News & Events

Just the FACTS: June 15, 2017

Welcome to our “Just the FACTs” newsletter, which aims to highlight pertinent news stories and information related to our goals of curtailing offshore tax haven abuses, increasing the transparency of company ownership, and curbing the laundering of illicit money through the financial system.

Send feedback or items for future newsletters to Jacob Wills at

State of Play

For the second time, Wells Fargo was found liable for a tax penalty in connection with an abusive tax shelter.  This points to a broader trend where companies’ abusive tax schemes are being exposed to increasing public discontent.  In the case of Wells Fargo, a jury in Minnesota had previously nixed $350 million in foreign tax credits finding that they “lacked both economic substance and a non-tax business purpose.” Now, a federal court has found them liable for a 20% negligence penalty from the IRS. The court’s decision is yet another example that the tax gimmicks employed by multinationals to inflate profits are becoming riskier.

In a blog, FACT’s Jacob Wills explained the current climate around tax fairness, “Scandals have shaken public confidence in the integrity and fairness of the tax system at a time when tightening budgets and increasing deficits are leading to calls for austerity and scaling back on long relied upon public services.”

It should be no surprise that tax avoidance schemes face increased scrutiny, a recent report suggests that the ultra-wealthy are dodging more in tax than many had previously estimated.   Economists Annette Alstadsæter, Niels Johannesen, and Gabriel Zucman took data from two tax haven leaks — the Panama Papers and Swiss leaks — in order to get more accurate estimates of tax evasion.  Their findings: the ultra-rich — on average — evade about 30% of their due taxes, compared to the average evasion rate of 2.9%.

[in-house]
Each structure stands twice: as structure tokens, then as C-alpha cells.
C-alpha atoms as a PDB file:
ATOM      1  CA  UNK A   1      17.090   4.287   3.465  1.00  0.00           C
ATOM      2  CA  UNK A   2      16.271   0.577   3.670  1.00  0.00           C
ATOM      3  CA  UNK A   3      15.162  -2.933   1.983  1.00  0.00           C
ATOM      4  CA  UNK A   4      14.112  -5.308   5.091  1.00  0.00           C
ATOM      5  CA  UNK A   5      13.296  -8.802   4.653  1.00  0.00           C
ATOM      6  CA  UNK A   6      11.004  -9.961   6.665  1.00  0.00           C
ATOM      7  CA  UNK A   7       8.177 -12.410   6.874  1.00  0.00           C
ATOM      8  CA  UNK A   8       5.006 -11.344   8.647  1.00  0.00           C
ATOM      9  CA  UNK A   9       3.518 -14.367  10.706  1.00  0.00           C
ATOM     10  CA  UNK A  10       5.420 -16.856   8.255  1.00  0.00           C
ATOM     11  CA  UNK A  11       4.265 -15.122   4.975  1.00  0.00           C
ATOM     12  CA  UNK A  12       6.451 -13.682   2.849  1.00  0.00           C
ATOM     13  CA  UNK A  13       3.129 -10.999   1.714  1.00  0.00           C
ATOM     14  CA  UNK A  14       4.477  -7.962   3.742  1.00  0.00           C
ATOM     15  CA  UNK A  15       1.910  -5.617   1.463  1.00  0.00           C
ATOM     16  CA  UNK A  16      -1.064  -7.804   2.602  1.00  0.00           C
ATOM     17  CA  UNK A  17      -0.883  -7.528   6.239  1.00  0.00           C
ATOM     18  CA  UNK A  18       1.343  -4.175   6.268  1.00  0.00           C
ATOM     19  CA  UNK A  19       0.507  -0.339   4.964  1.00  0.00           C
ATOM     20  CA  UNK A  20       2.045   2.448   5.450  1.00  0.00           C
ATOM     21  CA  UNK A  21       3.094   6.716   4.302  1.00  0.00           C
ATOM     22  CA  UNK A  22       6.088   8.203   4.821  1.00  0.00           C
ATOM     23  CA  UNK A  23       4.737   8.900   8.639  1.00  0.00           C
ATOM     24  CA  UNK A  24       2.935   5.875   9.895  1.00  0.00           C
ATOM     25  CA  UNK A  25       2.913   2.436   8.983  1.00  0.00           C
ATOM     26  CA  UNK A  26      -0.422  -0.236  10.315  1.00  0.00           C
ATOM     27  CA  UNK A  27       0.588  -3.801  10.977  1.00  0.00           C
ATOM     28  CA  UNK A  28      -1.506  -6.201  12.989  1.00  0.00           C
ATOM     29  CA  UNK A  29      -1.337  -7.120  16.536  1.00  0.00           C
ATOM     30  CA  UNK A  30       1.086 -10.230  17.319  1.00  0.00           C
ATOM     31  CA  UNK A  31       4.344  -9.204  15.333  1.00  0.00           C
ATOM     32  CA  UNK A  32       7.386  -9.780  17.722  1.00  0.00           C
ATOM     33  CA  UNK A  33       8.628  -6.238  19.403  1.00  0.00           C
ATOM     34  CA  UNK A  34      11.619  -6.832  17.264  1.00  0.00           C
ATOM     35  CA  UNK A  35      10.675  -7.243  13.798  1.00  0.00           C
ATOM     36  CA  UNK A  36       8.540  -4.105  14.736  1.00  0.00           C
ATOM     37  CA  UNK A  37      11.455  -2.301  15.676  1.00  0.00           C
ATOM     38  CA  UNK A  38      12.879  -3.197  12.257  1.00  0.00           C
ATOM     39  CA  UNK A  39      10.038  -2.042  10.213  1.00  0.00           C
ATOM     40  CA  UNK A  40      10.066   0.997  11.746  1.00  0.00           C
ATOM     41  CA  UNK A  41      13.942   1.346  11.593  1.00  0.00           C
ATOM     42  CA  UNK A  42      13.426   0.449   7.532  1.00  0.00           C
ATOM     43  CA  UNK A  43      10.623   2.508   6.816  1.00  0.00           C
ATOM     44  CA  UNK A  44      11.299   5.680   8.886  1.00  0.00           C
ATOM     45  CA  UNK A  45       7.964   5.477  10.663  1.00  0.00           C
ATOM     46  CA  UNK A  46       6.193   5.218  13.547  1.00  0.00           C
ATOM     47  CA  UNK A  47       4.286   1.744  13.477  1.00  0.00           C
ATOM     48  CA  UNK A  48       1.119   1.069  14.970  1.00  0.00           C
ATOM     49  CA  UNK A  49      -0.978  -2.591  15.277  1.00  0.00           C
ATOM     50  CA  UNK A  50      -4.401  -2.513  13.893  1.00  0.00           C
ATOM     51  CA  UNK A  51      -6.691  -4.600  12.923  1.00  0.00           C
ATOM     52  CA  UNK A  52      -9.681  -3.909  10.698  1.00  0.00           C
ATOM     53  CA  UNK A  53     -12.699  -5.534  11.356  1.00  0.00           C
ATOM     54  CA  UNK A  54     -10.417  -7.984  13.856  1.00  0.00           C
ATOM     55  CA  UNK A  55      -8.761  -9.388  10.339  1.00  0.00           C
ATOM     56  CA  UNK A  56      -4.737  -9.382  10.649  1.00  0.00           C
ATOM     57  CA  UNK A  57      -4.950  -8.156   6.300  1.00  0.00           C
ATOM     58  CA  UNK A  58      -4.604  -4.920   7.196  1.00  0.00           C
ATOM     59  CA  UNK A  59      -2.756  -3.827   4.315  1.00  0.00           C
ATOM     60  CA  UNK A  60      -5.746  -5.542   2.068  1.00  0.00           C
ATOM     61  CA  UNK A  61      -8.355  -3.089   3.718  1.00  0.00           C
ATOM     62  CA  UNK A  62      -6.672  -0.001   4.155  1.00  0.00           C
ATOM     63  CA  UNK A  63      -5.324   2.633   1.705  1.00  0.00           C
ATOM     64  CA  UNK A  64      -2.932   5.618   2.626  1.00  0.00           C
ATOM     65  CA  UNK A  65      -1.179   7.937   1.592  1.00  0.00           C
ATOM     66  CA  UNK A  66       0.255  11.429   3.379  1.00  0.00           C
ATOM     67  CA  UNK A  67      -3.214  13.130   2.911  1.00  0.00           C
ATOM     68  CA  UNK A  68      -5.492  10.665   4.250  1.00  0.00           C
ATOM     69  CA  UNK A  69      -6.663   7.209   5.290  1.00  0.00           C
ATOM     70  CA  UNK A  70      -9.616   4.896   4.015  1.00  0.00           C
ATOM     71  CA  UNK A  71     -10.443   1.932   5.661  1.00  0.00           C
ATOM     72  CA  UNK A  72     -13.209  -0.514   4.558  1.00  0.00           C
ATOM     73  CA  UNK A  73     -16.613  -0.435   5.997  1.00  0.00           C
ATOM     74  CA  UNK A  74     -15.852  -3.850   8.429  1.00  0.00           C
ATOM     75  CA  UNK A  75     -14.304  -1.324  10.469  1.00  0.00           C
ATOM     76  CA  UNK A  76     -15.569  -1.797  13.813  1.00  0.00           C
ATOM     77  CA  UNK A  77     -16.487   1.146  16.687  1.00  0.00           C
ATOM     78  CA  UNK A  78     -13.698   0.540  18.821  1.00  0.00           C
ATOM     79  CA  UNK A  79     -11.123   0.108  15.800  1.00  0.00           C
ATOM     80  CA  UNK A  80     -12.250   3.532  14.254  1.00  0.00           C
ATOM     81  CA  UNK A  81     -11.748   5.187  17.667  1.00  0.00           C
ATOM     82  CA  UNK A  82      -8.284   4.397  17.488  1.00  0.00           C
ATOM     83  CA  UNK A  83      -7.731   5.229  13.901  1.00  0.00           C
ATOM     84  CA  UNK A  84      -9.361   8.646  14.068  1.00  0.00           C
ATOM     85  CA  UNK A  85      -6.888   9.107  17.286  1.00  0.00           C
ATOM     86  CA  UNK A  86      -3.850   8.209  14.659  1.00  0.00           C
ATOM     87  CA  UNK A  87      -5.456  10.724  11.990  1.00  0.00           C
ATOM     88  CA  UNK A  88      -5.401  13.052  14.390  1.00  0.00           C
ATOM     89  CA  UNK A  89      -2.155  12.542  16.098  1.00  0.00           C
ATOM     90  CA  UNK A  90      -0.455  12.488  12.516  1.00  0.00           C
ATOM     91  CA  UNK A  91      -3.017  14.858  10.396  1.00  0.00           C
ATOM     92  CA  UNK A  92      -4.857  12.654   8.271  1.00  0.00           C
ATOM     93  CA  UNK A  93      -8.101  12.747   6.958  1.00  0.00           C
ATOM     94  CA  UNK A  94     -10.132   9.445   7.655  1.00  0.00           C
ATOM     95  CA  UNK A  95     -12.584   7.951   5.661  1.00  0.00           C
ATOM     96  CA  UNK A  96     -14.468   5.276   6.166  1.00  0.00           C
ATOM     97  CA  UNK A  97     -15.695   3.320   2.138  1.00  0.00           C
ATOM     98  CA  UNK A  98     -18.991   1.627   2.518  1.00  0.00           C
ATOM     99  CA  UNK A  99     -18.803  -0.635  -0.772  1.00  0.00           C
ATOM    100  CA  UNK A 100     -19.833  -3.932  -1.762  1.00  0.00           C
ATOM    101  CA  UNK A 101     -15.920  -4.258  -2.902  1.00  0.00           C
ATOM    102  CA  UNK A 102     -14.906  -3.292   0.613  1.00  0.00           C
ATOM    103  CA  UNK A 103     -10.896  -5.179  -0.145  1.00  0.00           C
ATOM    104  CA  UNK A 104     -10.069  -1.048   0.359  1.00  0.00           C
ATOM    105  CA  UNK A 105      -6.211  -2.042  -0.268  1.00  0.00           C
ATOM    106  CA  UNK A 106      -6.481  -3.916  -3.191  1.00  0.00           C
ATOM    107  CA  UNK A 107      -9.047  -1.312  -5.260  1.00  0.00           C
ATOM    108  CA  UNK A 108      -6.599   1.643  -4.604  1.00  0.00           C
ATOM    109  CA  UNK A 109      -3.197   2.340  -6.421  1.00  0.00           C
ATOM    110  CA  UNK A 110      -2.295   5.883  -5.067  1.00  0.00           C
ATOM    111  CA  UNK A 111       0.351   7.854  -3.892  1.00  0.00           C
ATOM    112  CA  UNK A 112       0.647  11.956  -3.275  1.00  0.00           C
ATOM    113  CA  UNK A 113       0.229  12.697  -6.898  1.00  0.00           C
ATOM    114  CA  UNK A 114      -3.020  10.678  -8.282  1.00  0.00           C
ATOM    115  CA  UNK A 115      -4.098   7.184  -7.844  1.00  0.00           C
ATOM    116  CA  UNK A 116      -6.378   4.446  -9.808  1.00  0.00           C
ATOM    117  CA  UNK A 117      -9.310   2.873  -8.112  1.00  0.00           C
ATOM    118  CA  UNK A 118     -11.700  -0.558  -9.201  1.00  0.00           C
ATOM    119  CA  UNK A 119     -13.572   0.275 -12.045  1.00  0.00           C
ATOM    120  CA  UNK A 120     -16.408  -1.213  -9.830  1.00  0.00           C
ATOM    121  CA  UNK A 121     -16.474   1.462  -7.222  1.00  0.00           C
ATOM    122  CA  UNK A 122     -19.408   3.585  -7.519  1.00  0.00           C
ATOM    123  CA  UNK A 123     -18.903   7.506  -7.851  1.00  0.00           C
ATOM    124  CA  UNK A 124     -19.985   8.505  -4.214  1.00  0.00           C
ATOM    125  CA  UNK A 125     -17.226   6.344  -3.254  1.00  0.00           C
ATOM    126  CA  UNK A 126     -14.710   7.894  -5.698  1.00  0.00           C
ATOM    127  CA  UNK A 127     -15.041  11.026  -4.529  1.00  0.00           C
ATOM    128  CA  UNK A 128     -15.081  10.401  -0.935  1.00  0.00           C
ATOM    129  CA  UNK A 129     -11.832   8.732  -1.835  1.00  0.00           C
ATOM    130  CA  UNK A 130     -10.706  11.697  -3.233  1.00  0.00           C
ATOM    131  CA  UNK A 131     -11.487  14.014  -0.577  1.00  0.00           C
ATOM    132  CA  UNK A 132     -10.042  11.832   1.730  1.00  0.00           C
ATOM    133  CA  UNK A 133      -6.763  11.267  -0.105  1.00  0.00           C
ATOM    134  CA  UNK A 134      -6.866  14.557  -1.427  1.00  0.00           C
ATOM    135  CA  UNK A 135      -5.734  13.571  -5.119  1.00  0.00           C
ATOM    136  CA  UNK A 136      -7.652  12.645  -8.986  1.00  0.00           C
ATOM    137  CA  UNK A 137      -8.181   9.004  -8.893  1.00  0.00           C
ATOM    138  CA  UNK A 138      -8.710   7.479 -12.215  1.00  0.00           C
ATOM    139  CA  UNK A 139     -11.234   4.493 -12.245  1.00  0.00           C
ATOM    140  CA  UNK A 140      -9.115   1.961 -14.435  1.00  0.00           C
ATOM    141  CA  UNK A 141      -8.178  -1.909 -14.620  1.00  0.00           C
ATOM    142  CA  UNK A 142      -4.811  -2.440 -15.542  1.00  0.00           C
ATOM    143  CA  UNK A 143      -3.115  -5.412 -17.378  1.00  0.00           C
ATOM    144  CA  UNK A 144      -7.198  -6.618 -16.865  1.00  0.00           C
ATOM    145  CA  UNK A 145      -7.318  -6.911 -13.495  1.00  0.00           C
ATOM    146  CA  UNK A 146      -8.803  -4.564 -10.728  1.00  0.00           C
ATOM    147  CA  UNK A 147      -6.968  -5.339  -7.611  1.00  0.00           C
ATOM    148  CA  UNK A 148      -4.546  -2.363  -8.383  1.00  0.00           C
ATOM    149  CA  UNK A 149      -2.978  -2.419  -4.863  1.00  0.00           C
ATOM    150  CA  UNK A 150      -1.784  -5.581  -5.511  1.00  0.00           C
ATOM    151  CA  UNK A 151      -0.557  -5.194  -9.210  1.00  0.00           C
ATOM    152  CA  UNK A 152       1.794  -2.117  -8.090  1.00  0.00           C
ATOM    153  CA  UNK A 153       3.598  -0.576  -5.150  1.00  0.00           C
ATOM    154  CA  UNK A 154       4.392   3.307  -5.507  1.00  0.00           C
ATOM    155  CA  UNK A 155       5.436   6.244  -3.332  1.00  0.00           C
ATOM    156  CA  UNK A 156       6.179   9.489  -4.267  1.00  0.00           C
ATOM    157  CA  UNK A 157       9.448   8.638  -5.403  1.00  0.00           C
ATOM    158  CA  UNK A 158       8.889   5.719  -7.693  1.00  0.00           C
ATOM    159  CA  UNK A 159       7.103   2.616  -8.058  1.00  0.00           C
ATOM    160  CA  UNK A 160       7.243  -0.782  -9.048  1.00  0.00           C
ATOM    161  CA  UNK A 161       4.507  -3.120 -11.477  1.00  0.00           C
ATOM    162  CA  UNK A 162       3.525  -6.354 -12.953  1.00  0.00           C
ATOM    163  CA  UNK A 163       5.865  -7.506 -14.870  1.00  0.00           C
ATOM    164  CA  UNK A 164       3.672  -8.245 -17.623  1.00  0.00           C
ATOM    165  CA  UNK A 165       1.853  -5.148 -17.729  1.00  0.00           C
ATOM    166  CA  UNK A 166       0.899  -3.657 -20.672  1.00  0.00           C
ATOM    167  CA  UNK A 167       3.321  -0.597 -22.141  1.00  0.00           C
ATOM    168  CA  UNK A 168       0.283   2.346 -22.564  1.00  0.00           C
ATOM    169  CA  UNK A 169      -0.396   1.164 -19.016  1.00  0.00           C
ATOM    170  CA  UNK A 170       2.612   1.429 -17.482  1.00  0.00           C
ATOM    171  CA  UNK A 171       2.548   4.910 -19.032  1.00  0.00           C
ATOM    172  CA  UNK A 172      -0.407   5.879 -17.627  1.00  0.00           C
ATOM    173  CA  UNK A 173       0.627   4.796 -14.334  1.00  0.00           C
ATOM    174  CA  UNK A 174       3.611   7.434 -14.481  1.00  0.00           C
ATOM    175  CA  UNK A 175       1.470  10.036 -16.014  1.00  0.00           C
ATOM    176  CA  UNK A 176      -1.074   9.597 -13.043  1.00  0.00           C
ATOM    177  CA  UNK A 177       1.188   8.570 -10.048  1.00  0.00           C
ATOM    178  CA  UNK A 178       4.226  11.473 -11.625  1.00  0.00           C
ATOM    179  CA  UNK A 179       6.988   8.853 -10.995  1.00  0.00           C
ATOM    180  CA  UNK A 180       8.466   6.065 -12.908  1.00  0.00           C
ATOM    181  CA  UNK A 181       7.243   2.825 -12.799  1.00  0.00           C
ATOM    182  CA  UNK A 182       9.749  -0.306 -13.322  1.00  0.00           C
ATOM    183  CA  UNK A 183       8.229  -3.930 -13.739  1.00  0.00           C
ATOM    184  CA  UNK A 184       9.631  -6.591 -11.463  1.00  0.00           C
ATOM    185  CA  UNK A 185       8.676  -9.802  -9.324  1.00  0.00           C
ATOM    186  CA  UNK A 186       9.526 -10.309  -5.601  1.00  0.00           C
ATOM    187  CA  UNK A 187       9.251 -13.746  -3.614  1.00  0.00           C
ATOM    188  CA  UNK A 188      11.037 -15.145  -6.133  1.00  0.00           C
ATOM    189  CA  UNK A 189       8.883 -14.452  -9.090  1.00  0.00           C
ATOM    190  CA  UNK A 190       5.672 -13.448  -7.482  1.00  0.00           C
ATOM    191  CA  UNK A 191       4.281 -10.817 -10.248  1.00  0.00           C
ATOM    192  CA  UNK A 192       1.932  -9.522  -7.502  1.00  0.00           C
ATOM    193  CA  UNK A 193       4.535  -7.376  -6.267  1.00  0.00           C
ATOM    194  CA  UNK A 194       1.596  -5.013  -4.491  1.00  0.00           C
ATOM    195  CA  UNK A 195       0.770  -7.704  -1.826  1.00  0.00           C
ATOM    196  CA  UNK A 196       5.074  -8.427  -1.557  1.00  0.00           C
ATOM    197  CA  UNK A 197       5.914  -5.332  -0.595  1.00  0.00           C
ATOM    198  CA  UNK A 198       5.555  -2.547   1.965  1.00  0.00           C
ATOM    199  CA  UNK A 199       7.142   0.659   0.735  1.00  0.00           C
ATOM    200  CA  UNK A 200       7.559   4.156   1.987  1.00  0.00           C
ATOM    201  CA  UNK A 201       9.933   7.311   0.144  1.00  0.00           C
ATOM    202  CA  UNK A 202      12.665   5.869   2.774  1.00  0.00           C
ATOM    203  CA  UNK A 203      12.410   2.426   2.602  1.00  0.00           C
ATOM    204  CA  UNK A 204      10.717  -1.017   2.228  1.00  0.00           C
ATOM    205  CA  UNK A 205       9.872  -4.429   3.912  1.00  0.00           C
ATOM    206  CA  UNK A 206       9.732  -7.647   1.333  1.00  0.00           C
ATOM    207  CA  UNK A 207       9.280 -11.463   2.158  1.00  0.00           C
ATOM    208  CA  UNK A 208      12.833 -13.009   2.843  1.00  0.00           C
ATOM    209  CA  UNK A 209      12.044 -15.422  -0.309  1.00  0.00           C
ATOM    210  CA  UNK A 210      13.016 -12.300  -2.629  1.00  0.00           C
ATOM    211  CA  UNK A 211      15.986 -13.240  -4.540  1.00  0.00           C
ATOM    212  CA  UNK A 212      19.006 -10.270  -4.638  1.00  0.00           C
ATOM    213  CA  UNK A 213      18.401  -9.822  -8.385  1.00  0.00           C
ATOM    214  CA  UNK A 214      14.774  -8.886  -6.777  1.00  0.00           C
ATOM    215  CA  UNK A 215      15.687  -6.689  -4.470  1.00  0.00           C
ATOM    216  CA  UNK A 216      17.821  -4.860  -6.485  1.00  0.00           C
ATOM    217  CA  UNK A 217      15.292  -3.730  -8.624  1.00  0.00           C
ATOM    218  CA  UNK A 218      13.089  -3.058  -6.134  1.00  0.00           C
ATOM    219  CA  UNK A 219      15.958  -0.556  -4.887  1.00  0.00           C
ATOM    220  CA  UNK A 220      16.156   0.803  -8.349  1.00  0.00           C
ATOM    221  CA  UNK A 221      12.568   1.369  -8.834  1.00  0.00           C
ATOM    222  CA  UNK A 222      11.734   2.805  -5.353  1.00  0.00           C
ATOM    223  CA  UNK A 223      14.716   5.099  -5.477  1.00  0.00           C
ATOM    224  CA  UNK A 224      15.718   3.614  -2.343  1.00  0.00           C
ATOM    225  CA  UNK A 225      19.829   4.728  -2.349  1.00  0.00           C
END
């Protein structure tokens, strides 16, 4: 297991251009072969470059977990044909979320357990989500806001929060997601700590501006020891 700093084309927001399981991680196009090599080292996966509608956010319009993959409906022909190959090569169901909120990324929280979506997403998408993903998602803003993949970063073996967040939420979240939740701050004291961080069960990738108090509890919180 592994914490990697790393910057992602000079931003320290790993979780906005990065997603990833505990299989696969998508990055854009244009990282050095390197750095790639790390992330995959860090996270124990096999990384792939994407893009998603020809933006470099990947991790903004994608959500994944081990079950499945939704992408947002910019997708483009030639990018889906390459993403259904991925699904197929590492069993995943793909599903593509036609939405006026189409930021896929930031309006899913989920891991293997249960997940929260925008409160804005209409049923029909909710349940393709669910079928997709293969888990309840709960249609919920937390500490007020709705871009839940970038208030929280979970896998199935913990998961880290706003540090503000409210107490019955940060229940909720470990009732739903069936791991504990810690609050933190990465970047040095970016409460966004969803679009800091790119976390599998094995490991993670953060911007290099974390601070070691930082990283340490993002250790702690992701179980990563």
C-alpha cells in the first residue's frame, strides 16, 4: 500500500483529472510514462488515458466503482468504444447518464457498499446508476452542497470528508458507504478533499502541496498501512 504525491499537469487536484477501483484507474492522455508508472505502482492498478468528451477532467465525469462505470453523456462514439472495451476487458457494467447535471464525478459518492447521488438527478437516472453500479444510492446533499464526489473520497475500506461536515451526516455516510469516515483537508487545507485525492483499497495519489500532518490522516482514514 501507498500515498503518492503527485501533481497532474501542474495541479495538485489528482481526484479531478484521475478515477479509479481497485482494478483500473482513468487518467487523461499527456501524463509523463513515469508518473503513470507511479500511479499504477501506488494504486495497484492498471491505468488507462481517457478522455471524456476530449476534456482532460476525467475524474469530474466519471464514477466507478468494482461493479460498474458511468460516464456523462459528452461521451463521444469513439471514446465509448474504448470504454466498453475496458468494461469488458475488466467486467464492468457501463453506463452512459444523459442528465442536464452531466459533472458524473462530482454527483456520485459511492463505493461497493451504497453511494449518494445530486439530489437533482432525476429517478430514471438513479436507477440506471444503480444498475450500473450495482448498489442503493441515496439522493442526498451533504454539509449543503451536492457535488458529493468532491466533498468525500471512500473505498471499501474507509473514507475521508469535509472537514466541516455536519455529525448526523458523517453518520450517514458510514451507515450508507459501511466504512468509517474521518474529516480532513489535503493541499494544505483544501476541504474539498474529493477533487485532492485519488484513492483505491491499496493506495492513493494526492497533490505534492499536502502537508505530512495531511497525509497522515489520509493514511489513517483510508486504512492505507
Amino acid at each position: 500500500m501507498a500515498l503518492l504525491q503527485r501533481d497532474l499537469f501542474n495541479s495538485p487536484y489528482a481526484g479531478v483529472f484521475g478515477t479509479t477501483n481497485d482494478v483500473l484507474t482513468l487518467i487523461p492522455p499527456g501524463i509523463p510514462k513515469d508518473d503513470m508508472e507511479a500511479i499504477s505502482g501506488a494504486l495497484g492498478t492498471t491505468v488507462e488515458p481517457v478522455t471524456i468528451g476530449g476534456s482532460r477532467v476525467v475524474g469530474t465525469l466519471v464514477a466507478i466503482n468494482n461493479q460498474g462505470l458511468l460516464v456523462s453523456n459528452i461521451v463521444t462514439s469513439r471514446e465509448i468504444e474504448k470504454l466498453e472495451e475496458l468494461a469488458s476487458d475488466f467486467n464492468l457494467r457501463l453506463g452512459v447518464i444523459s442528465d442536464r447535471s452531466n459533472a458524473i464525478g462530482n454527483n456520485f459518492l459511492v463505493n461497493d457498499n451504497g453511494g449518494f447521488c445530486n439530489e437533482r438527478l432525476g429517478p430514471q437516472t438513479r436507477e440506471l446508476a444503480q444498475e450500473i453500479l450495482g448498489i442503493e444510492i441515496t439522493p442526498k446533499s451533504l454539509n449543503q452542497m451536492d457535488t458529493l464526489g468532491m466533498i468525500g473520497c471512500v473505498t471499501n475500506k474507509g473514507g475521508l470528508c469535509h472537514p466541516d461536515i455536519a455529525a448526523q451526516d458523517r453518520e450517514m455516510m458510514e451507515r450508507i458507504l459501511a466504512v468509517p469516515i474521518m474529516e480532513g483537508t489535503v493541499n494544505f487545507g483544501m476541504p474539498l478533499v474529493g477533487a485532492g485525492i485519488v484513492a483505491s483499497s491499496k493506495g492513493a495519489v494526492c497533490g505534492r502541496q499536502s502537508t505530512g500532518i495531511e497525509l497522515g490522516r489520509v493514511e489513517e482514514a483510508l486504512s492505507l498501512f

Globalization has no doubt made tax avoidance easier.  Multinational companies have been able to use their leverage between countries extorting lower tax rates and perpetuating a race to the bottom.  The Organization for Economic Cooperation and Development (OECD) has developed a multilateral initiative on Base Erosion and Profit Shifting (BEPS), meant to target the gaps in tax rules exploited by multinational companies.

The BEPS initiative moved forward last week with roughly seventy countries signing an agreement to combat tax avoidance by multinationals by amending bilateral tax treaties.  Despite being instrumental in negotiating the convention, the U.S. was absent.

The absence of the U.S. is troubling and for U.S. taxpayers could be expensive.  American taxpayers lose in excess of $130 billion per year due to multinational tax dodging — more than any other country.   As FACT’s Clark Gascoigne noted this is yet another sign that the administration intends to continue it’s abdication from American leadership.  “After withdrawing from the climate change accords last week, the administration backed away from another Paris-based international agreement…”